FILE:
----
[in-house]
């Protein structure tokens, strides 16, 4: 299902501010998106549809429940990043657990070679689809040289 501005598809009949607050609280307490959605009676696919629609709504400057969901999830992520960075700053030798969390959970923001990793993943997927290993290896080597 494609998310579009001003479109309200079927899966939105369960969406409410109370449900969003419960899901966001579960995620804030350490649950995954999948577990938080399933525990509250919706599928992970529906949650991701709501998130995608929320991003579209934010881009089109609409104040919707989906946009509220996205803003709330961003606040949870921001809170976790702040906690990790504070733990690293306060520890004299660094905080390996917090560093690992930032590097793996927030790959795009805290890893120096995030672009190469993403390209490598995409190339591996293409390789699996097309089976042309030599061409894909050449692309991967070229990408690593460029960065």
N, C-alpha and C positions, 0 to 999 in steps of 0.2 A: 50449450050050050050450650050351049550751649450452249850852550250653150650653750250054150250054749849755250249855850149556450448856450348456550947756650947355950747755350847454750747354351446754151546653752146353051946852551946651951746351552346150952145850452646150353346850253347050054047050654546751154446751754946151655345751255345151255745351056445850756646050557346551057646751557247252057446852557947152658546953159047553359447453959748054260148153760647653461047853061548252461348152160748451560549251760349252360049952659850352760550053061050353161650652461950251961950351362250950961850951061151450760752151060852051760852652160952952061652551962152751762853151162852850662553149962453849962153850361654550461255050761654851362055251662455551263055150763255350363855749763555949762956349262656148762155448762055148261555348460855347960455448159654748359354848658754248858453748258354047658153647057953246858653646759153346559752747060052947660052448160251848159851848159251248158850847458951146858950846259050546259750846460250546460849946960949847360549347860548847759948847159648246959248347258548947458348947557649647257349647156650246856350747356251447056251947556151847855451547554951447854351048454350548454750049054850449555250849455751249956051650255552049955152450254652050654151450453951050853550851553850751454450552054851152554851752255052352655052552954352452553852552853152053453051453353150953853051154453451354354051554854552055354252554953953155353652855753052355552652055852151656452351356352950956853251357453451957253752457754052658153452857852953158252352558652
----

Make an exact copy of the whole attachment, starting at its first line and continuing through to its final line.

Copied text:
[in-house]
């Protein structure tokens, strides 16, 4: 299902501010998106549809429940990043657990070679689809040289 501005598809009949607050609280307490959605009676696919629609709504400057969901999830992520960075700053030798969390959970923001990793993943997927290993290896080597 494609998310579009001003479109309200079927899966939105369960969406409410109370449900969003419960899901966001579960995620804030350490649950995954999948577990938080399933525990509250919706599928992970529906949650991701709501998130995608929320991003579209934010881009089109609409104040919707989906946009509220996205803003709330961003606040949870921001809170976790702040906690990790504070733990690293306060520890004299660094905080390996917090560093690992930032590097793996927030790959795009805290890893120096995030672009190469993403390209490598995409190339591996293409390789699996097309089976042309030599061409894909050449692309991967070229990408690593460029960065």
N, C-alpha and C positions, 0 to 999 in steps of 0.2 A: 50449450050050050050450650050351049550751649450452249850852550250653150650653750250054150250054749849755250249855850149556450448856450348456550947756650947355950747755350847454750747354351446754151546653752146353051946852551946651951746351552346150952145850452646150353346850253347050054047050654546751154446751754946151655345751255345151255745351056445850756646050557346551057646751557247252057446852557947152658546953159047553359447453959748054260148153760647653461047853061548252461348152160748451560549251760349252360049952659850352760550053061050353161650652461950251961950351362250950961850951061151450760752151060852051760852652160952952061652551962152751762853151162852850662553149962453849962153850361654550461255050761654851362055251662455551263055150763255350363855749763555949762956349262656148762155448762055148261555348460855347960455448159654748359354848658754248858453748258354047658153647057953246858653646759153346559752747060052947660052448160251848159851848159251248158850847458951146858950846259050546259750846460250546460849946960949847360549347860548847759948847159648246959248347258548947458348947557649647257349647156650246856350747356251447056251947556151847855451547554951447854351048454350548454750049054850449555250849455751249956051650255552049955152450254652050654151450453951050853550851553850751454450552054851152554851752255052352655052552954352452553852552853152053453051453353150953853051154453451354354051554854552055354252554953953155353652855753052355552652055852151656452351356352950956853251357453451957253752457754052658153452857852953158252352558652